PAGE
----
I’ve written before about the series of events that ended in me falling ill, but one thing I haven’t told you about is the transition after that – the transition from being a healthy person to being a chronicially ill person, and the things I had to learn along the way.
So let’s begin this way: Once upon a time, I was really, really healthy – right up until I wasn’t.
When I fell ill in 2004, I’d never been sick with more than just your average cold or flu. Because of this, when my alarming symptoms started popping up, I had no idea what to do about them. I went to my gyno – my only doctor – who quickly gave me the brush-off because my symptoms didn’t seem to have anything to do with my reproductive organs. I thought it was her job to point me in the right direction, but she obviously didn’t think so. Eventually I found a GP near our house, and she started running tests, and then began sending me on referrals.
As I started to make the rounds of doctors, it never occurred to me that I might be dealing with the beginning of a chronic illness, not only because I’d always been healthy, but because my personality had long been particularly tied up with my devotion to healthy living. I’d been a vegetarian since my teens, had been following a whole-foods diet for many years, and was up religiously most days of the week before dawn to strap on my sneakers and run a few miles. Now as my health started falling apart, more than one person who watched me dragging myself through my days puzzled over the strangeness of it, saying something to the effect of, “This shouldn’t be happening to you, of all people!” I certainly agreed with them, but it didn’t change the fact that it was.
My symptoms were so weird, so sudden, and so dramatic that I thought there must be a simple explanation. I expected I would go to see some doctors, we would do some tests, the cause would be found, I would be given the proper treatment, I would undergo it, it would be effective, and I would go back to being healthy. That was the only scheme of interaction with medicine I really had for myself, despite the fact that I was married to someone with a chronic illness. (When we said our wedding vows in 2001, I thought I already knew who was going to be the sickness and who the health!)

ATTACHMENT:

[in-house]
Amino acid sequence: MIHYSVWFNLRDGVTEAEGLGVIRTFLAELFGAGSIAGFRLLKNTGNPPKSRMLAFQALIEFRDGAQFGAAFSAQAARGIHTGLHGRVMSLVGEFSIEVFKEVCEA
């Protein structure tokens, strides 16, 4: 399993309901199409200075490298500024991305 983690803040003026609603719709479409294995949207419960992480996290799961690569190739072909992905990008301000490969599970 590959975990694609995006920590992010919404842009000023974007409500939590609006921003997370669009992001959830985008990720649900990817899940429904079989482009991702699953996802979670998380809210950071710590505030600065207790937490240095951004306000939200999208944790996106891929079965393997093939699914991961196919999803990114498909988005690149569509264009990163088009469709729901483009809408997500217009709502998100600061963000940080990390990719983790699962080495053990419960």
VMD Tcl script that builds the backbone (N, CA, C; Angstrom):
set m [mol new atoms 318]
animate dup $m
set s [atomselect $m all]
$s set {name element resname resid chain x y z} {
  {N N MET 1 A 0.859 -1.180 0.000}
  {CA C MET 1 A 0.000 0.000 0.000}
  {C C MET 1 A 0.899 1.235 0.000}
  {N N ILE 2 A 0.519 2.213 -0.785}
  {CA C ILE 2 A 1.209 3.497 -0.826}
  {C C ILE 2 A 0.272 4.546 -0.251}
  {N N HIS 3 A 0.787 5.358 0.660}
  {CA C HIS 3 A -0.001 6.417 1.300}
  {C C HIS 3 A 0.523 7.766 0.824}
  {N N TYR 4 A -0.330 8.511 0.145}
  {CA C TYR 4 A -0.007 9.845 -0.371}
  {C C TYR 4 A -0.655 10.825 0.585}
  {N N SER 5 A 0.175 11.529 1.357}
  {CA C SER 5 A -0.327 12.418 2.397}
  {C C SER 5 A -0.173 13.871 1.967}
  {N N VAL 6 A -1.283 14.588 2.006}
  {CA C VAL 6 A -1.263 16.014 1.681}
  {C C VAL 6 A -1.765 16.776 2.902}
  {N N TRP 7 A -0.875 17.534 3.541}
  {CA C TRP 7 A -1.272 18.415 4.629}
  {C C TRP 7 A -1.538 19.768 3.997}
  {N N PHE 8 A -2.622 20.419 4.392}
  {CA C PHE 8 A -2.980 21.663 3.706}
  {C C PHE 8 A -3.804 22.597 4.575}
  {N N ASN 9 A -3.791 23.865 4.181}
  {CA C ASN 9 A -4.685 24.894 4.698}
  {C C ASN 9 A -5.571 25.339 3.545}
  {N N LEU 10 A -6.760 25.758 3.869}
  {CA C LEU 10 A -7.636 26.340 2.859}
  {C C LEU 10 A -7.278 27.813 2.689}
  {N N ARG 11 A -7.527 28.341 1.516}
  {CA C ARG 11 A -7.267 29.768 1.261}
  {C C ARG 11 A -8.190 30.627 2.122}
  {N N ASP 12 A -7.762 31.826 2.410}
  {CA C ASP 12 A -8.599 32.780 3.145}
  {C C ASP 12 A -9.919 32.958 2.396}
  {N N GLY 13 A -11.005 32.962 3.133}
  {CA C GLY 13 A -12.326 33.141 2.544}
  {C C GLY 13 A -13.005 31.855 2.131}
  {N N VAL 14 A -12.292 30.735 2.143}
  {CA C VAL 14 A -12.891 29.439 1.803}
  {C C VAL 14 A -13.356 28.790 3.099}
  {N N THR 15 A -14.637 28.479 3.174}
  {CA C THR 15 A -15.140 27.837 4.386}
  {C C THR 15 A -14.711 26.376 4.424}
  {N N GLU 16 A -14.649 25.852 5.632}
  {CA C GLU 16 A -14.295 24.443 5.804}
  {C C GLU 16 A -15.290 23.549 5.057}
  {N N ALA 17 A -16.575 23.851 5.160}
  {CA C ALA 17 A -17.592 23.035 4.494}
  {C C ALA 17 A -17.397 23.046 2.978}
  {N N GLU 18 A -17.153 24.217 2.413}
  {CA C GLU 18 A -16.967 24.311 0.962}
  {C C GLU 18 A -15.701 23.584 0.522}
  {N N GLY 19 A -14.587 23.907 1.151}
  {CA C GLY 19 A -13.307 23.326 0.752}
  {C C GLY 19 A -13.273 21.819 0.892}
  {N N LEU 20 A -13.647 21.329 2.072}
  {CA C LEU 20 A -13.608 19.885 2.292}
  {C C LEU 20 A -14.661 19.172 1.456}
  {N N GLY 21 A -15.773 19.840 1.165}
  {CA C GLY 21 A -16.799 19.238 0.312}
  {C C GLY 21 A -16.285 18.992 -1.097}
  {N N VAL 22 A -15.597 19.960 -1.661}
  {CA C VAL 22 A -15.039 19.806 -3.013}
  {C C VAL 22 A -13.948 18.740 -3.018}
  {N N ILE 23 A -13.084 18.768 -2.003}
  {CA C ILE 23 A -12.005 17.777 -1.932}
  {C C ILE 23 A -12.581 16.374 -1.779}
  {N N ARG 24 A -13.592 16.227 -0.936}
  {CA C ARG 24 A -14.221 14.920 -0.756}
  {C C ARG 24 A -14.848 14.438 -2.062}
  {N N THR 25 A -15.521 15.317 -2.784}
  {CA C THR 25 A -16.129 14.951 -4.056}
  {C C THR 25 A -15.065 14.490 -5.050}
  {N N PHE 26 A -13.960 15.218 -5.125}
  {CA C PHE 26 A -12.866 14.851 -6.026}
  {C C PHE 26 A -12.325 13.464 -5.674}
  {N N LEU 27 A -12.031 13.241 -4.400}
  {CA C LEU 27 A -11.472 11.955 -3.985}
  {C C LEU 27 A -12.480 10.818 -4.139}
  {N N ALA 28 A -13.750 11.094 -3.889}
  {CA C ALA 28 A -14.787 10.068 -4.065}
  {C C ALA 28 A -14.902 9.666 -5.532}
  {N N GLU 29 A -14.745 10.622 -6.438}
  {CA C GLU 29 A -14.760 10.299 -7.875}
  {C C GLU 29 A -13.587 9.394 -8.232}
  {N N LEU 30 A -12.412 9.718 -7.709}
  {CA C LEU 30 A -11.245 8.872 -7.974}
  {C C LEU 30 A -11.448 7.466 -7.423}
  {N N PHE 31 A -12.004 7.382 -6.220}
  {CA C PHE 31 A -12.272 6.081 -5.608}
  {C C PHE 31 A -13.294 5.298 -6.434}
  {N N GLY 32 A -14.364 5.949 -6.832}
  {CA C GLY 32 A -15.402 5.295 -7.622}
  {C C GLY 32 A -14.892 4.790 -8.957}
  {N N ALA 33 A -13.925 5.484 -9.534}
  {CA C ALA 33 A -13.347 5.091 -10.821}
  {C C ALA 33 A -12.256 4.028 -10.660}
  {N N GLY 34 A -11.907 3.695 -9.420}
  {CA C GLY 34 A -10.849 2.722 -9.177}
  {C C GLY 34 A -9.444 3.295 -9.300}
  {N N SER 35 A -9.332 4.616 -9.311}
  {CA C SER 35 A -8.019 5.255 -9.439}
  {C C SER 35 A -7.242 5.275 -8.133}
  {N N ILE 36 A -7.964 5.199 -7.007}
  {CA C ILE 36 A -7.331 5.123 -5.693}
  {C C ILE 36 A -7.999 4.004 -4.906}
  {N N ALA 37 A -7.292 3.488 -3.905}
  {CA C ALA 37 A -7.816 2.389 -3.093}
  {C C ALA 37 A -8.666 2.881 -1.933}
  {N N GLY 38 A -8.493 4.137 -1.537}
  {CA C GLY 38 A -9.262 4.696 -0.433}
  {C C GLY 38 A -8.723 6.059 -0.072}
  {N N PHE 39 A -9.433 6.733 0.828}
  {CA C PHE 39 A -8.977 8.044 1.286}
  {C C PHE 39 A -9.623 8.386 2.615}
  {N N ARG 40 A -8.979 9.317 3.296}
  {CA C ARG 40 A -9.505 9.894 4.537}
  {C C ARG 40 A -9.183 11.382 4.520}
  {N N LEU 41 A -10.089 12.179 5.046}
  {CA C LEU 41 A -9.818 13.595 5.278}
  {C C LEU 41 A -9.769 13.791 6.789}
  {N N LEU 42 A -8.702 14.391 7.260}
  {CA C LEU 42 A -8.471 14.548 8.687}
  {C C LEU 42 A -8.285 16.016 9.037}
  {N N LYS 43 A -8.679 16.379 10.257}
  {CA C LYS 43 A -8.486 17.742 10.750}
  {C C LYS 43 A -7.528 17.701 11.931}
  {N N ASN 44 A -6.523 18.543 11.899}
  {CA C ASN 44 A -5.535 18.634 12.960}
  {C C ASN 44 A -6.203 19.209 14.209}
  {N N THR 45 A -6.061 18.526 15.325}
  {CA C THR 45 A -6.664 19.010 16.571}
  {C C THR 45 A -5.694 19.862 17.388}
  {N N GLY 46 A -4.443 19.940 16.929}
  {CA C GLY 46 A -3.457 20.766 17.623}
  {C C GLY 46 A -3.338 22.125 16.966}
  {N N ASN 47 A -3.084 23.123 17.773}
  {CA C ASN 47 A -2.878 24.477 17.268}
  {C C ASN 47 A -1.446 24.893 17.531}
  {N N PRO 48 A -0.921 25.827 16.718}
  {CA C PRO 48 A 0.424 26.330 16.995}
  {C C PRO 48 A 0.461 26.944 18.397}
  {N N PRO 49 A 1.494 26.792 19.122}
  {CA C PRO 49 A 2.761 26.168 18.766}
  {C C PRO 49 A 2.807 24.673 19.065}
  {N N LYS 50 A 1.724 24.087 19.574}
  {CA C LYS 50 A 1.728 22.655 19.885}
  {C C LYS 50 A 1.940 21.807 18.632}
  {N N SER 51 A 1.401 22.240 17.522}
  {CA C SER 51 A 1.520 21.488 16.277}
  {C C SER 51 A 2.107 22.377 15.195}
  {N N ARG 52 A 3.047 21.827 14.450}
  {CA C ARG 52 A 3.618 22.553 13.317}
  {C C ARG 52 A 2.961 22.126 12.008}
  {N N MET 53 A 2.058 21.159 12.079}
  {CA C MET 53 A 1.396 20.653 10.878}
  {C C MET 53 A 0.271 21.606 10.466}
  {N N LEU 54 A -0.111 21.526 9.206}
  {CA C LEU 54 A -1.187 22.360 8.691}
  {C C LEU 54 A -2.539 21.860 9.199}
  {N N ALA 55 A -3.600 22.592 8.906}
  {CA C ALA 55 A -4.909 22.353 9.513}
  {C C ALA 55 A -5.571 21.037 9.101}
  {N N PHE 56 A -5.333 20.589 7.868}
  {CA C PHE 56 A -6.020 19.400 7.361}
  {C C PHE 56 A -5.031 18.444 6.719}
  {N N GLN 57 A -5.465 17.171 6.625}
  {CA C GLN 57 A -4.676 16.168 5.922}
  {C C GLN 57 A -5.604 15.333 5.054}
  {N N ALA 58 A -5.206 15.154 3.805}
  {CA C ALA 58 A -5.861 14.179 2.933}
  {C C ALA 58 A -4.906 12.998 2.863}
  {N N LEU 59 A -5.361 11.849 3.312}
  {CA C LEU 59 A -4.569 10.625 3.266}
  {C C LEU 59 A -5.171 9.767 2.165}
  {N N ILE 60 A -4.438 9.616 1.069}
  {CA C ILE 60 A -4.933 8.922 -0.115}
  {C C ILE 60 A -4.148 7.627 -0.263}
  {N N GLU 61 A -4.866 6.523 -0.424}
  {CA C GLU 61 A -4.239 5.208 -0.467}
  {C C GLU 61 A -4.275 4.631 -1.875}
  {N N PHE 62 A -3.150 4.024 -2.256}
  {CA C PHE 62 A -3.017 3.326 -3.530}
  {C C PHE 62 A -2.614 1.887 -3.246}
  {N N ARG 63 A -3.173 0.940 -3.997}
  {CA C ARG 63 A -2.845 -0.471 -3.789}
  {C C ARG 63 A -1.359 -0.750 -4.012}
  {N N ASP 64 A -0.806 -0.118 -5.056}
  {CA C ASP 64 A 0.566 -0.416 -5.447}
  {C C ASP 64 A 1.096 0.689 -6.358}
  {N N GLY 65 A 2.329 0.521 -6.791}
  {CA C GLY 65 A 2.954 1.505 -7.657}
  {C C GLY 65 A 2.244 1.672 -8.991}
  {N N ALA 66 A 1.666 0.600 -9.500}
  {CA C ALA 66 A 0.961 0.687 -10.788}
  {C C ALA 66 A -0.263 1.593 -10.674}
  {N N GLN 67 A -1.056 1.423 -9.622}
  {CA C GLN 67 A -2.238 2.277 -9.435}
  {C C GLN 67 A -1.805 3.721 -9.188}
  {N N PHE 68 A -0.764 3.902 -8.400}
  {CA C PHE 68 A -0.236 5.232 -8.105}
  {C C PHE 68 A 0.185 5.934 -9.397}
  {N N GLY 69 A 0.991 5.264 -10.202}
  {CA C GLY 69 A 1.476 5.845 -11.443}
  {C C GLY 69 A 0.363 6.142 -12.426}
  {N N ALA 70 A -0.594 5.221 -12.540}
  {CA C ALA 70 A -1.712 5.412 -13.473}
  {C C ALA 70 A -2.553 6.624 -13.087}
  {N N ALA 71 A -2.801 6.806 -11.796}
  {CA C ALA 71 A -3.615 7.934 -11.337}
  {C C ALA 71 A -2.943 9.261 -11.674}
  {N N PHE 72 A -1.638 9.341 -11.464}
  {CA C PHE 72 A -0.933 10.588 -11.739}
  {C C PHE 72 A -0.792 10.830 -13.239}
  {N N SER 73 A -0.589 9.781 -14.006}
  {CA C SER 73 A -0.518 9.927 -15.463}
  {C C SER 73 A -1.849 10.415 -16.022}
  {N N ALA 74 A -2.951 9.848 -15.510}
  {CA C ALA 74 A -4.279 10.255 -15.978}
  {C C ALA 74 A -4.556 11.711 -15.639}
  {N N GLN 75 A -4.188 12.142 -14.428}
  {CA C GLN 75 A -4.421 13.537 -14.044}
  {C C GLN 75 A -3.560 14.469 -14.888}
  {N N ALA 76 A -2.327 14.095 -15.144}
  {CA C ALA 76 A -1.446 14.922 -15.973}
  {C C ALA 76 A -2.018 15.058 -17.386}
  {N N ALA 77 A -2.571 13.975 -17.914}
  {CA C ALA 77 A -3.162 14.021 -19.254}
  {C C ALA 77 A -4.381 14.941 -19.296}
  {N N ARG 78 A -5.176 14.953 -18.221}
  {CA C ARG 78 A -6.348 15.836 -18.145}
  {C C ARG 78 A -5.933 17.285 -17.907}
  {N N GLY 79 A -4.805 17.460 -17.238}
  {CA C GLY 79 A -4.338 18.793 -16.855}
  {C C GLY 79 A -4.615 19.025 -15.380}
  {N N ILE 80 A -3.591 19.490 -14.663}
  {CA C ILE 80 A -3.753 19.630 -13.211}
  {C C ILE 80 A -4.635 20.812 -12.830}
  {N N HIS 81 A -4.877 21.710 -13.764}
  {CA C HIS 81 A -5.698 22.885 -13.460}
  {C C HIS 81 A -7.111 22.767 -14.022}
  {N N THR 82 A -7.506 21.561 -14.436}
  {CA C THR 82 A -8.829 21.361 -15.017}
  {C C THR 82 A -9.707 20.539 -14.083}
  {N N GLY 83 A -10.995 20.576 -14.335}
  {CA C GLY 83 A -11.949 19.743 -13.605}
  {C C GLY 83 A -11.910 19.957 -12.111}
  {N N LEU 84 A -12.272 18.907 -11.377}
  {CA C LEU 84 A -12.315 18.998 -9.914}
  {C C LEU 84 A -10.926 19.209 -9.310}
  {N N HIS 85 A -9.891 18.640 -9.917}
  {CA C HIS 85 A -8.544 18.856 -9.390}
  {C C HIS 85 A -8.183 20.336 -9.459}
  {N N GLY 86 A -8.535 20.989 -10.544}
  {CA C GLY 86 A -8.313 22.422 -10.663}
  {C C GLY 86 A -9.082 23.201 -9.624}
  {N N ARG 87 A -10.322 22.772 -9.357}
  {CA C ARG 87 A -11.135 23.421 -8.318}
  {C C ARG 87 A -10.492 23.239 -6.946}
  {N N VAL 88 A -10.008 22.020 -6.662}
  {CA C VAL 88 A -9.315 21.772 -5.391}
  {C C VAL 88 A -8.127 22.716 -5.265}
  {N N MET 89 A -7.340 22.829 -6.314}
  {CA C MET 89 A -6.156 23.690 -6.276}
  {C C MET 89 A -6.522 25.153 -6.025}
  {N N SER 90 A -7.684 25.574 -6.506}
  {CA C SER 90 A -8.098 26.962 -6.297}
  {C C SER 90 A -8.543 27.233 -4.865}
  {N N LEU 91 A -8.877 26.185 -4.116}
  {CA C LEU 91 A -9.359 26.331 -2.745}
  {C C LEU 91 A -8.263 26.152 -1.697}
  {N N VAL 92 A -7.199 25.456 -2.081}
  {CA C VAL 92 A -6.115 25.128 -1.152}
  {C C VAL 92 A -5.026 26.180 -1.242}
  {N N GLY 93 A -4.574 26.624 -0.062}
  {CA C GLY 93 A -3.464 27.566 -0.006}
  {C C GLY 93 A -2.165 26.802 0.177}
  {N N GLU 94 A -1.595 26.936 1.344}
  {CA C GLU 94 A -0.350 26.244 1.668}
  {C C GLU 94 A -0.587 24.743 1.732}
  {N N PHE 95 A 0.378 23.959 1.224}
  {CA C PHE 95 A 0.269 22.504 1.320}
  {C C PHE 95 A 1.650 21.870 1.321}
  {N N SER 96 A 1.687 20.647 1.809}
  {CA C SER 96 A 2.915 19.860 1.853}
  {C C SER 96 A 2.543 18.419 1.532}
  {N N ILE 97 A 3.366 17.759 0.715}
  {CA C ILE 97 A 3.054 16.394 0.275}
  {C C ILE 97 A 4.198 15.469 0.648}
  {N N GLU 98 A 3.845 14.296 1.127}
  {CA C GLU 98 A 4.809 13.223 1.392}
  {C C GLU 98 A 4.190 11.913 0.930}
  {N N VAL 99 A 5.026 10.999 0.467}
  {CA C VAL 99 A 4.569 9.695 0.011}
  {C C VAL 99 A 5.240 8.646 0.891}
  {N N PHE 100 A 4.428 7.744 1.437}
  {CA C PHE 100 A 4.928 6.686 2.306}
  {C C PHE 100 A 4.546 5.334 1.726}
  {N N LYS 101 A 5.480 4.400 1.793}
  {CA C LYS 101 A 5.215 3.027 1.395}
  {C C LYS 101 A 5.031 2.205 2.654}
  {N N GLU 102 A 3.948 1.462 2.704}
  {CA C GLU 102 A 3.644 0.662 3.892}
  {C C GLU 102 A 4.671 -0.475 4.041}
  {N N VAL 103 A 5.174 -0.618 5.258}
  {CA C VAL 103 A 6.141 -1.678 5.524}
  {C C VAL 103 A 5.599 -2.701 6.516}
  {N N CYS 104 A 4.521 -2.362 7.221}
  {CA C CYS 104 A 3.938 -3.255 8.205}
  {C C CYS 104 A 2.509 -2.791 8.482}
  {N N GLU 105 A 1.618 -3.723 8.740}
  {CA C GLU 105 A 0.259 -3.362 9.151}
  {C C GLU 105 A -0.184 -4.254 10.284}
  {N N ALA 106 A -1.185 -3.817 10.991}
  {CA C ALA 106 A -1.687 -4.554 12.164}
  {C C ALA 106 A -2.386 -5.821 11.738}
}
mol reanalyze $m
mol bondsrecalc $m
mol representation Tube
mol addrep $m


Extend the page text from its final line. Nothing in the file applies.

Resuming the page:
One day a few months into my illness, Chimp and I sat in the office of my endocrinologist, waiting to hear the results of the round of testing he’d done. In our first meeting with him, based on the prominent pain I was having radiating down the front of my neck on either side of my windpipe, he theorized I was suffering from subacute thyroiditis. He seemed very confident that that was the source of the trouble. It made perfect sense, as I had just about every classic symptom – and he said if it was that, it was likely to go away on its own. Now, opening my chart to the test results, he looked over his glasses at me.
“Based on the testing we did, I’m sorry to say that I have no endocrinological explanation for your symptoms.”
Well, consider the other shoe dropped. Subacute thyroiditis had seemed like a sure thing. Now I was thrust back into uncertainty and the steadily increasing possibility that whatever I had would not be an easy fix. As I counted the duration of the tiredness from days to weeks, and then weeks to months, as more and more test results came back with nothing obviously amiss, I found myself thrust into a new experience: Learning to be an ill person.
It might sound ridiculous to say that you have to learn how to be ill, but you do.
There are all sorts of things I had never had to do or know before I started my intimate encounter with the healthcare system. Having been well all my life, there had been no need to know them. But once you’re sick, there are certain things that are useful to learn in order to be sick successfully. And by being sick successfully I don’t mean getting well, but learning to both manage and deal with your interactions with the health care system.
Among the things that I found I had to know or do:
- Figure out the meaning behind all the boxes your doctor checked on the lab slip. In the process, scare yourself to death reading about illnesses associated with each test.
- For fasting blood tests, become adept at the calculus of how long you can go without food as compared to how long the lines are likely to be at the phlebotomy lab.
- Find out which labs have places to let you lie down for the draw so you don’t have to sit up for the test and then lie down involuntarily when they stick you.
- Decipher the printouts that give your results, which will inevitably have developed hieroglyphic characters through some combination of multiple faxings and copyings.